Fragile States

Fragile States (including Afghanistan, Democratic Republic of Congo, Haiti, Liberia and South Sudan)

Immaculée, seated, holding her twin boys. Thanks to the intervention of the center’s midwife, at left, both of these babies are now in good health. {Photo credit: IRC.}Photo credit: IRC.

Thirteen newborns die every hour in Democratic Republic of the Congo (DRC). So on July 23, when 25-year old Immaculée went into labor with twins at the Monvu Reference Health Center in the Idjwi Health Zone, and her first twin was born without signs of life, the chances of survival were not in his favor.

The odds are stacked against newborns in the DRC: neonatal mortality hovers around 97 deaths for every 1,000 live births, and has done so for years, explaining the acute need for intervention in this area.

Recognizing this need, the USAID-funded DRC-Integrated Health Project (DRC-IHP), in conjunction with the Church of Latter Day Saints and the Ministry of Public Health, organized a “Helping Babies Breathe” training in Kinshasa in April 2012, to build the capacity of health providers who oversee labor and delivery.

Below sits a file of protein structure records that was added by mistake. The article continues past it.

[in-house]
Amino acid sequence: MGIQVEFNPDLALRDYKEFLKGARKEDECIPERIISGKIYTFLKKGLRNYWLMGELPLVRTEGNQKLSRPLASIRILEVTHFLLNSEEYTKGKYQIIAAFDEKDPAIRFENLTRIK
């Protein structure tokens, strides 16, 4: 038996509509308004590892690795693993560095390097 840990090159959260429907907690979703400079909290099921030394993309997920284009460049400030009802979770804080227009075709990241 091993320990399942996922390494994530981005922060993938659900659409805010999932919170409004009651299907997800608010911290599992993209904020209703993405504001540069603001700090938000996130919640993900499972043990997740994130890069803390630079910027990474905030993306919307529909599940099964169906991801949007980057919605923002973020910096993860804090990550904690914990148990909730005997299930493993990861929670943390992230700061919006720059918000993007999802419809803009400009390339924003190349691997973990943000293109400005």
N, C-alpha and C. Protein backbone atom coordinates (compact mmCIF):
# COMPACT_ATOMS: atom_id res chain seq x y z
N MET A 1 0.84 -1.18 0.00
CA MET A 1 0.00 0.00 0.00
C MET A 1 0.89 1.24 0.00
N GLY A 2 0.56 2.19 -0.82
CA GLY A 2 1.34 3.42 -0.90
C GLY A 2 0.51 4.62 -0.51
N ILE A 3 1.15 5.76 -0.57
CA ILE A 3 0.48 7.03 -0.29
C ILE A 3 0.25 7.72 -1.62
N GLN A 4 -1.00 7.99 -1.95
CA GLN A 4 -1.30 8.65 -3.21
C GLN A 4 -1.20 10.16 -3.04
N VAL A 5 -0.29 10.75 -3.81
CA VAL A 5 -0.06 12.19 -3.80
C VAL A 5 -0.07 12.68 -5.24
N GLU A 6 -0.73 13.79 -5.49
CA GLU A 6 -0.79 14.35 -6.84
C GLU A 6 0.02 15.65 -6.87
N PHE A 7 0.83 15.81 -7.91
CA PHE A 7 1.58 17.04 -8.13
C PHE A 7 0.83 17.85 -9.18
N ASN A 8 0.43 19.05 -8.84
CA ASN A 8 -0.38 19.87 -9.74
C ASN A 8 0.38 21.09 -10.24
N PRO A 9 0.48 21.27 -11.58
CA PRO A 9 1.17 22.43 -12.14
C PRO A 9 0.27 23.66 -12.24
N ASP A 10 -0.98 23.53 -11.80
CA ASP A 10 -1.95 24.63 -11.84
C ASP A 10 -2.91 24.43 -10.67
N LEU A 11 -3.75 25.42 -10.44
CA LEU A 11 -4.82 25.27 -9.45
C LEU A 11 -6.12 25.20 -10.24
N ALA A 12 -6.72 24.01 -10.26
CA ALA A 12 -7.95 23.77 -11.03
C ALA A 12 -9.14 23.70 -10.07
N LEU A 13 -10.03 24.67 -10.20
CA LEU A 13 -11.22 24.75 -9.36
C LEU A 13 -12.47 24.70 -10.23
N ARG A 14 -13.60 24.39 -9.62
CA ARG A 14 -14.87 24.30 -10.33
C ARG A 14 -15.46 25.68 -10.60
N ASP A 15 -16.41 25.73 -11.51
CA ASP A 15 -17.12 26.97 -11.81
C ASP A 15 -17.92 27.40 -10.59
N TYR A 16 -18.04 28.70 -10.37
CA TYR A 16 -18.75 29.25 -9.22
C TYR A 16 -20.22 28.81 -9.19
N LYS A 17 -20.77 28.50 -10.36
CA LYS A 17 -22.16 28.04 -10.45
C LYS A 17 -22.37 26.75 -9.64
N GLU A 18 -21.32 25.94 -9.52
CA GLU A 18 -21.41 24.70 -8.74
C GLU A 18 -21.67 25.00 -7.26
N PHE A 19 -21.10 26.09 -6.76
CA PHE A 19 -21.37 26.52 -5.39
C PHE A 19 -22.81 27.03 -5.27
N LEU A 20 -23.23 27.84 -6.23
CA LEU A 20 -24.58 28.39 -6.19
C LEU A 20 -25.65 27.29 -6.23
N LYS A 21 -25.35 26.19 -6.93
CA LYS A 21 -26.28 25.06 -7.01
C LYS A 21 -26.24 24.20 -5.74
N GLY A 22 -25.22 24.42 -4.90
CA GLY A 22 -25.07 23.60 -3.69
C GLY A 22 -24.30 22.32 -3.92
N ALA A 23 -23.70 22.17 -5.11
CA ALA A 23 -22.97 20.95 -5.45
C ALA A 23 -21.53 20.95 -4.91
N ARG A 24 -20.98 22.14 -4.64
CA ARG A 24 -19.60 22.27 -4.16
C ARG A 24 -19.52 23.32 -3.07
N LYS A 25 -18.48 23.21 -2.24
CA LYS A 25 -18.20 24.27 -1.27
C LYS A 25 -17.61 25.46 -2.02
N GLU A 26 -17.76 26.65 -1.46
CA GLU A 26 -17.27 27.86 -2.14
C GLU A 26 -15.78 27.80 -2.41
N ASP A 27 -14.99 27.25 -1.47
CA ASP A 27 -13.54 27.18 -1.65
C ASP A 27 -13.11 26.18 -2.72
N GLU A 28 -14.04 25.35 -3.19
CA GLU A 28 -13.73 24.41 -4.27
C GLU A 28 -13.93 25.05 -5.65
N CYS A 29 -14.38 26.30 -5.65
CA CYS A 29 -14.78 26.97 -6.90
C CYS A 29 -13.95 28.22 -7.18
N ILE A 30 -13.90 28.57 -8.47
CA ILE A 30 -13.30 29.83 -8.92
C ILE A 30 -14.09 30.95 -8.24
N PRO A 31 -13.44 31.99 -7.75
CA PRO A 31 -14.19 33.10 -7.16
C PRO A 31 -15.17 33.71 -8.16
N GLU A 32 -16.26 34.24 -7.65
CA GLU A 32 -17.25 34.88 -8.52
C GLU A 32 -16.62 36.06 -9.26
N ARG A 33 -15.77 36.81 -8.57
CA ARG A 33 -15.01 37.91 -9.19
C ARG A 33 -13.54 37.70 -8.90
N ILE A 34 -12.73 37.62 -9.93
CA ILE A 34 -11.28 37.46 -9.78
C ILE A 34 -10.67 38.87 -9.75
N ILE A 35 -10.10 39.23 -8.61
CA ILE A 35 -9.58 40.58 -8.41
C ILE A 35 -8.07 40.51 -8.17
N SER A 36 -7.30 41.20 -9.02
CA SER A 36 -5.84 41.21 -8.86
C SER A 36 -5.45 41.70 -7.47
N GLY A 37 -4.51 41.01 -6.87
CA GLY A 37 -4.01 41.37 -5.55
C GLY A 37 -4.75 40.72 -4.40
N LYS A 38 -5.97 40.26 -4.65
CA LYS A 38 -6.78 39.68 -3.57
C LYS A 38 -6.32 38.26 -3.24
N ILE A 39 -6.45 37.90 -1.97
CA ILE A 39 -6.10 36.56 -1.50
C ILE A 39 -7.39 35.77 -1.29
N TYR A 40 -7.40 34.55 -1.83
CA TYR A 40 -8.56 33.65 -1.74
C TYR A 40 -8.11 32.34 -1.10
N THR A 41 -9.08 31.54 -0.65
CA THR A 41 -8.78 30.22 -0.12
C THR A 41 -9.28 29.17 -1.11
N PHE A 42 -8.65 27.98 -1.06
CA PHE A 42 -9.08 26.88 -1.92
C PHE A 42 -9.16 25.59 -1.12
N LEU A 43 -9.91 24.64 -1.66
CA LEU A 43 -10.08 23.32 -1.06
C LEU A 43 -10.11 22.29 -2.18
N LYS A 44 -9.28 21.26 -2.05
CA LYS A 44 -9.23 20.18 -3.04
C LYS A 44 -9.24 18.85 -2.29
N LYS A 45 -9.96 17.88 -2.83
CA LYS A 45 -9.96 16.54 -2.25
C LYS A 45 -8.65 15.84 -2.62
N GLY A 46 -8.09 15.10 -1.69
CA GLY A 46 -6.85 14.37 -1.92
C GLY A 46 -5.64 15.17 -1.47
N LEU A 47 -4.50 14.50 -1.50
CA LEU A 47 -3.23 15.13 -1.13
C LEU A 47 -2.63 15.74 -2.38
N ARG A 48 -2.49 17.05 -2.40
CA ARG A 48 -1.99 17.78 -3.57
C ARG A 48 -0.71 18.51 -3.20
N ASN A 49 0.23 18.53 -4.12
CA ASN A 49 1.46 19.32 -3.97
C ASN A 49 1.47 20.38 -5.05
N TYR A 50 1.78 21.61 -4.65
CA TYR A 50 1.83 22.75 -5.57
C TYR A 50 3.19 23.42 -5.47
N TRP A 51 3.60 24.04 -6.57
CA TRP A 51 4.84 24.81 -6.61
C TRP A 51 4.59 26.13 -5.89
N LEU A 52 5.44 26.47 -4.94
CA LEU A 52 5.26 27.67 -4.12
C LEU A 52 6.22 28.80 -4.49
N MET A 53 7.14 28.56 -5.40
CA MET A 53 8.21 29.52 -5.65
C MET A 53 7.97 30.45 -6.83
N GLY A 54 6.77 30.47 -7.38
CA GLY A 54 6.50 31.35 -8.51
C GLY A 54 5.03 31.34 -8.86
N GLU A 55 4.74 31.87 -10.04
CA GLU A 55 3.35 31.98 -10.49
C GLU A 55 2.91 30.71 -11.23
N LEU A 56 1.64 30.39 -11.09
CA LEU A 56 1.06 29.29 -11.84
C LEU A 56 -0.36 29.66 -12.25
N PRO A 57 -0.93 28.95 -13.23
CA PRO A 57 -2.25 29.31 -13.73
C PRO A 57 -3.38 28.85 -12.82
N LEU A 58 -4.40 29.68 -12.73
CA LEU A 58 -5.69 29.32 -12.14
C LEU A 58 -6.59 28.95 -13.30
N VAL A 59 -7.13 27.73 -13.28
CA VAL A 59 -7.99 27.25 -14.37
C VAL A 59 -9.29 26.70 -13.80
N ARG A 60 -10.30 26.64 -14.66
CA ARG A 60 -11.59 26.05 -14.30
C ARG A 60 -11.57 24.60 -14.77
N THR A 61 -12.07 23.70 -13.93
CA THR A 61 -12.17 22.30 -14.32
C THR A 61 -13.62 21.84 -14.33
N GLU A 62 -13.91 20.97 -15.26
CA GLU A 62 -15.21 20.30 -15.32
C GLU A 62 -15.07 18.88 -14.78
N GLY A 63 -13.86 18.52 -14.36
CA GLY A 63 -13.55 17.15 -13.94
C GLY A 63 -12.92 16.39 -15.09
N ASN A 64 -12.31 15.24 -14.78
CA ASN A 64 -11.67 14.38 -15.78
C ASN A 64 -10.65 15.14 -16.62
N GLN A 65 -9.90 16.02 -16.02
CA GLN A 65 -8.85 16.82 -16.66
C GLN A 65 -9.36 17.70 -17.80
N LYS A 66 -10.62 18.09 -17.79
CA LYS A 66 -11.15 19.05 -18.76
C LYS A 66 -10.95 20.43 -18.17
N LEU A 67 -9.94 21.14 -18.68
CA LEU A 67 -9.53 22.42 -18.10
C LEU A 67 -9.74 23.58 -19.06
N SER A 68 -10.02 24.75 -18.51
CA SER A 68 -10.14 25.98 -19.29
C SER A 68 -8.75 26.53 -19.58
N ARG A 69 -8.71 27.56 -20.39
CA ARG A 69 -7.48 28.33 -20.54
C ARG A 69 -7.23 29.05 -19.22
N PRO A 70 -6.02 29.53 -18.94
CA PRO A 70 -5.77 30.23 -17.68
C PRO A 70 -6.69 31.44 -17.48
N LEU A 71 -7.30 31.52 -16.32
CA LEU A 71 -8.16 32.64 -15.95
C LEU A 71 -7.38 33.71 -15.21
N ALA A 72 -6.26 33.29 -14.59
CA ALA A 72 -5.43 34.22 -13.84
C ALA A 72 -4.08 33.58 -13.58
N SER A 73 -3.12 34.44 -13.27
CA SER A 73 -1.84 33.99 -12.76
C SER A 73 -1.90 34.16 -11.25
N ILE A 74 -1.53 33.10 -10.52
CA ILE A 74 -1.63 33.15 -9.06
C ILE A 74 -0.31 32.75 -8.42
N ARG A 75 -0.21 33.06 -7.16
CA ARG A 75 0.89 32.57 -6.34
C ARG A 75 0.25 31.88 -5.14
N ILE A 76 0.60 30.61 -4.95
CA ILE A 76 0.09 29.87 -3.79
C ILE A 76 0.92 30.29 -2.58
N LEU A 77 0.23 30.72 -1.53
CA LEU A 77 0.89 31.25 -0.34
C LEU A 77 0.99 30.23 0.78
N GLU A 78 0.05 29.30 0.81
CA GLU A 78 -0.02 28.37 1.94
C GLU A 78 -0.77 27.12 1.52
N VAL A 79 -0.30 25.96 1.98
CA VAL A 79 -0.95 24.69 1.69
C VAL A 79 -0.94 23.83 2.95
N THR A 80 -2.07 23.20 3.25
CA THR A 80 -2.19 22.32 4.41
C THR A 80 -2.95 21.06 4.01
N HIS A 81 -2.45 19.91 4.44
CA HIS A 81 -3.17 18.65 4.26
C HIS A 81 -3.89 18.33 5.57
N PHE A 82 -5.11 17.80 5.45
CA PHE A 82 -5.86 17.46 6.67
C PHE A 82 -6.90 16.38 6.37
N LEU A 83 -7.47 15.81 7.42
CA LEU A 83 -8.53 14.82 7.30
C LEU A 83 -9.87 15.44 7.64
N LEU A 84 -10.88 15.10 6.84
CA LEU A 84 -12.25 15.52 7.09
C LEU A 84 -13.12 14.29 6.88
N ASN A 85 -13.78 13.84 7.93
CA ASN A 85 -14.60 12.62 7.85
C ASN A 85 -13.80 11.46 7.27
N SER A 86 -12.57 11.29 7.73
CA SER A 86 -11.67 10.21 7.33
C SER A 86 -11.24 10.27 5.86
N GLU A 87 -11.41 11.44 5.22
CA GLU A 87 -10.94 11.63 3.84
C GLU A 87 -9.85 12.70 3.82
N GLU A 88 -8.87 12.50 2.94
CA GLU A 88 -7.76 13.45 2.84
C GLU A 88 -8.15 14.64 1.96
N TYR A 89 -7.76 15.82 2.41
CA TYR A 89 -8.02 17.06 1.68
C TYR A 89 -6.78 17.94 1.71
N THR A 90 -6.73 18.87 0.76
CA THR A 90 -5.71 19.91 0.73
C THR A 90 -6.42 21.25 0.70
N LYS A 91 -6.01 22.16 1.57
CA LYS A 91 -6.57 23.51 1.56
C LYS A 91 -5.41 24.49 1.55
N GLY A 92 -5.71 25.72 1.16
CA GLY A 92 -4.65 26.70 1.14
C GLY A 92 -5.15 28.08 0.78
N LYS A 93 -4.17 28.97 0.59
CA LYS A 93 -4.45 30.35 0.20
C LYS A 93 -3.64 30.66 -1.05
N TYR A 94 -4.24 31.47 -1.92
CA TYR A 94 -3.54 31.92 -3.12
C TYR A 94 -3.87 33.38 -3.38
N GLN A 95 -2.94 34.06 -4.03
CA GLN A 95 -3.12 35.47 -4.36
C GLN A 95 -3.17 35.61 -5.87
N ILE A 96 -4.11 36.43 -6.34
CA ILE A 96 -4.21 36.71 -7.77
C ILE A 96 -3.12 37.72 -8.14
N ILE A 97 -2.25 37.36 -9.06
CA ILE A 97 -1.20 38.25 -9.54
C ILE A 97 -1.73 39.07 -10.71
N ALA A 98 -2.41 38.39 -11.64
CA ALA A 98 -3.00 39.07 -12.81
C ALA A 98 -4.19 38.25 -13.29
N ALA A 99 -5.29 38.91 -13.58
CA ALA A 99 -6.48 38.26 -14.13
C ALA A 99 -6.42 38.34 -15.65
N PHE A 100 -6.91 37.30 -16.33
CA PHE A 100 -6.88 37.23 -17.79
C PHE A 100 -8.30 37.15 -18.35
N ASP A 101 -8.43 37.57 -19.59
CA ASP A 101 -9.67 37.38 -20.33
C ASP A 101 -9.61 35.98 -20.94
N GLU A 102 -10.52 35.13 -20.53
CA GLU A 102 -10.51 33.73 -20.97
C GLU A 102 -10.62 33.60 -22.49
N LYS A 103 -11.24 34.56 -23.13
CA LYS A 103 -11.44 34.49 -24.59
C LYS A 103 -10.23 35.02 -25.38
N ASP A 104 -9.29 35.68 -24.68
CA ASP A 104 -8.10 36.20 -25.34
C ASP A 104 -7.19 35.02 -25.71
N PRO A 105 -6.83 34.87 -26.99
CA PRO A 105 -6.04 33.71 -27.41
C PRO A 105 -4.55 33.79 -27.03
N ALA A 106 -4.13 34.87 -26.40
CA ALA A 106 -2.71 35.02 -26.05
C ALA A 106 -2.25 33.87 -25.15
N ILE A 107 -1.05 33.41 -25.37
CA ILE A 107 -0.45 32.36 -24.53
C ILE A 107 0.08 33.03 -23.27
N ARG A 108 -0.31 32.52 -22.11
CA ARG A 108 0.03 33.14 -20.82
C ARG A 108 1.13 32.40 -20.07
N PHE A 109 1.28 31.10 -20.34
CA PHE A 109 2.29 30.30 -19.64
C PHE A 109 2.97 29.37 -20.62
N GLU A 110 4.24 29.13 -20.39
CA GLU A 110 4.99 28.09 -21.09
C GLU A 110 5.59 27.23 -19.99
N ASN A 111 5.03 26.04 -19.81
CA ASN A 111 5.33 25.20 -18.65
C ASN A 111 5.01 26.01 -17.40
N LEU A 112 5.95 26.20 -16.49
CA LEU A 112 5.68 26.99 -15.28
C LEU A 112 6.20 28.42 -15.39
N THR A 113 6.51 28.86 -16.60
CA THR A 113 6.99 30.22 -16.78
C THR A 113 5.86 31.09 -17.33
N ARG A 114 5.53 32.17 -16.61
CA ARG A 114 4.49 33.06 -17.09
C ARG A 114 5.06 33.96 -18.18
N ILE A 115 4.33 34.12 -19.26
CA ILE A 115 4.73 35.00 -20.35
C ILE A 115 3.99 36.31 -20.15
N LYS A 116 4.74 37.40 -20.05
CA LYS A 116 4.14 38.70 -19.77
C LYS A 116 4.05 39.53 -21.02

Helping Babies Breathe is an evidence-based neonatal resuscitation approach designed for resource-limited areas, which teaches health workers how to handle newborns’ breathing in their first minute of life, a critical period known as the “Golden Minute.”

MSH: Saving lives and improving health in 2013.{Image credit: MSH.}Image credit: MSH.

We have seen some remarkable gains in global health in 2012. Yet millions of women, children, and men still die from preventable causes. As we pause and reflect on 2012 and look ahead to the new year, I invite you to read and share some of our favorite blog posts from the year.

A community-based distribution agent discusses family planning options with a family in the DRC health zone of Ndekesha. {Photo credit: MSH.}Photo credit: MSH.

Cross-posted from Frontline Health Workers Coalition.

Evidence of the need to scale up the number of frontline health workers in developing countries abounds throughout sub-Saharan Africa, as described in a recent post on the Frontline Health Workers Coalition blog by Avril Ogrodnick of Abt Associates. Yet training new health workers is not sufficient, in itself, to sustainably address the crisis: governments must also invest in providing management support to harvest the full value of these trainings.

2012 World AIDS Day event in Port au Prince, Haiti. From left to right: Pamela White, Ambassador of the United States to Haiti; Michel Sidibe, Executive Director of UNAIDS; Sophia Martelly, First Lady of Haiti; Florence Duperval Guillaume, Minister of Public Health and Population; and Guirlaine Raymond, Director General of the Ministry of Public Health and Population. {Photo credit: C.Gilmartin/MSH.}Photo credit: C.Gilmartin/MSH.